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AOPA warns Santa Monica it lacks authority for airport restrictionsAOPA warns Santa Monica it lacks authority for airport restrictions

The Honorable Michael Feinstein
City of Santa Monica
City Council Office #200
P. O. Office 2200
Santa Monica, CA 90407-2200

Dear Mayor:

The Aircraft Owners and Pilots Association (AOPA) is a nonprofit membership association consisting of over 385,000 pilots and aircraft owners nationwide, over 48,143 whom reside in the state of California. A number of our members regularly make use of the Santa Monica Airport (SMO). AOPA is committed to ensuring the continued viability, growth, and development of aviation and airports in California and the United States.

It is our understanding that the city council will soon consider the implementation of measures that will effectively restrict access to the airport based on airport design criteria issued by the Federal Aviation Administration (FAA) and aircraft approach speeds. AOPA is strongly opposed to such action since the implementation of any airport restriction is solely within the purview of the FAA and not the city. The authority of the FAA in this area is well documented in a number of federal court cases.

On July 22, 2002, the Santa Monica Airport Commission discussed an airport staff report (agenda item 7b) that outlined implementation of an Airport Conformance Program (ACP) based on an FAA airport classification of B-II. The program discussed included certain enforcement measures that include assessment of civil fines as well as criminal prosecution for repeat violations of the ACP.

It would appear that SMO staff have based their recommendations on the patently false assumption that the FAA Airport Design Advisory Circular (AC), AC 150/5300-13, Change 6, is a regulatory document. It is not. Advisory circulars are just that: advisory. The design criteria and airport classifications defined within 5300-13 are beneficial in airport planning as well as project funding requirements. However, the AC is not designed and should not be used as a means to restrict access to any airport. Aircraft operations at an airport by aircraft outside a specific airport design grouping are not inherently unsafe. In fact, many of the aircraft that would be impacted by the ACP have been operating safely at SMO for many years.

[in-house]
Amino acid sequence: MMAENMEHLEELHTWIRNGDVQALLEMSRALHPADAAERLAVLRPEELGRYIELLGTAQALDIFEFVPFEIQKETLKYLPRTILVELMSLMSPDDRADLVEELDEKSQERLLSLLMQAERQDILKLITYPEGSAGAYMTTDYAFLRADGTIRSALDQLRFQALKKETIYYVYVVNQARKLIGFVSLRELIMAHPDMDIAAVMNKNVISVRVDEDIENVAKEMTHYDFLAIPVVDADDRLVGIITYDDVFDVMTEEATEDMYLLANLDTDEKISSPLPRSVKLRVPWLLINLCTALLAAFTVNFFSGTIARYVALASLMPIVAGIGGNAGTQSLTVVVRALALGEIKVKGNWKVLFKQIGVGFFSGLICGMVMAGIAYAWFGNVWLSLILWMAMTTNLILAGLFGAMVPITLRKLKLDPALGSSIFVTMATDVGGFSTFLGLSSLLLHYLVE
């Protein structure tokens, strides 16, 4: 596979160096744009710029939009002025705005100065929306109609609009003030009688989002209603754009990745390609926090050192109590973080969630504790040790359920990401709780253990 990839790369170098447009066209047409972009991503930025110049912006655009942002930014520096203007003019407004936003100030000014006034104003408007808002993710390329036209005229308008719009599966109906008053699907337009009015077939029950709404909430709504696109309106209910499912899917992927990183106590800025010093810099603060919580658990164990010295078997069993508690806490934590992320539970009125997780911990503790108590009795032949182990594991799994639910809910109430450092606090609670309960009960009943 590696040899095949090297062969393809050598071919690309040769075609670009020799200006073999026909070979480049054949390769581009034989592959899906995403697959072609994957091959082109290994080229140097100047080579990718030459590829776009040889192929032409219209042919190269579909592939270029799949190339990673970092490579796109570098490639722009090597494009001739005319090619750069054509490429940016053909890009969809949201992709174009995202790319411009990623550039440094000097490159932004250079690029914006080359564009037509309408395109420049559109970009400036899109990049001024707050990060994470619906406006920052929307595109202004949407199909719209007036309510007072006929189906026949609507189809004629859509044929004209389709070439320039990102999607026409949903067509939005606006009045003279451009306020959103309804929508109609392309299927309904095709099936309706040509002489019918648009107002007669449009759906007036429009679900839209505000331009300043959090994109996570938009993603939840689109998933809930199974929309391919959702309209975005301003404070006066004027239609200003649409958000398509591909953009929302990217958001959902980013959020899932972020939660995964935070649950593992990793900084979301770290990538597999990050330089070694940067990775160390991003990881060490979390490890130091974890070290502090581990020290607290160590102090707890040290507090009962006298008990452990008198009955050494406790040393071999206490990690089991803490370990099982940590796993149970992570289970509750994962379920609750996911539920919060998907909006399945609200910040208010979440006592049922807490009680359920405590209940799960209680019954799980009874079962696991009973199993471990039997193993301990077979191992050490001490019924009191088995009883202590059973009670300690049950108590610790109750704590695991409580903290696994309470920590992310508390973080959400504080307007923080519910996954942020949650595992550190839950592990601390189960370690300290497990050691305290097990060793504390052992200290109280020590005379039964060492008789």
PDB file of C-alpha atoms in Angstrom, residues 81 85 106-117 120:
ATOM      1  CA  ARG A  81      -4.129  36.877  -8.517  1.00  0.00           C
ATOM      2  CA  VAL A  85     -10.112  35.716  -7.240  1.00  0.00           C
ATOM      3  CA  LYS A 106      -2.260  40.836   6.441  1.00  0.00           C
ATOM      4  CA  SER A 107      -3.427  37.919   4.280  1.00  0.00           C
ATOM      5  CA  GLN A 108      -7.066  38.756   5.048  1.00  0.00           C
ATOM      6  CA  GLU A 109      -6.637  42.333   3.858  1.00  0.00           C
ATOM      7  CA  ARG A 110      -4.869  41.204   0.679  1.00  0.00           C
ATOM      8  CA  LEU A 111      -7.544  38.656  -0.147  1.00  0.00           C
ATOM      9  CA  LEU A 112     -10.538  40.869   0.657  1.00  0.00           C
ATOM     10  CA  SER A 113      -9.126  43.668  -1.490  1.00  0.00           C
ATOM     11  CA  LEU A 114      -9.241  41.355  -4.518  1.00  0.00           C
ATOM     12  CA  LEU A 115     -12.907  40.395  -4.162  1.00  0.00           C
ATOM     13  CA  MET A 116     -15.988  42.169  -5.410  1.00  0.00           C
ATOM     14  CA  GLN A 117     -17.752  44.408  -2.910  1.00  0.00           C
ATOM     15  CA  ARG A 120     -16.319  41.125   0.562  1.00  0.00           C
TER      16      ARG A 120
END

No doubt at least a portion of the effort to restrict aircraft operations at the airport is driven by noise concerns in the community surrounding the airport. However, the aircraft impacted by these restrictions are some of the quietest aircraft in today's fleet.

We also believe that moving forward with the ACP and associated restrictions would not be consistent with existing federal law as codified in 14 Code of Federal Aviation Regulations Part 161—better known as the Airport Noise and Capacity Act of 1990 (ANCA). The law provides a very specific process that must be followed before any access restrictions to a publicly funded airport may be put in place. Santa Monica Airport has not yet met the requirements of Part 161.

Additionally, we believe that restricting operations at the airport based on the design category of the airport would not be consistent with the city's federal obligations to provide airport access to the public on reasonable terms without unjust discrimination. Approving and implementing the ACP program would place the city in non-compliance with these federal obligations and could have significant legal and financial ramifications on the city.

AOPA appreciates your taking into consideration our comments. We hope that we have provided information useful in your decision-making and that you will abandon this ill-conceived attempt to restrict public access to Santa Monica Airport.


Bill Dunn

Cc: All council members
City Manager, Susan McCarthy
FAA, Director of Airports Safety and Standards

August 2, 2002

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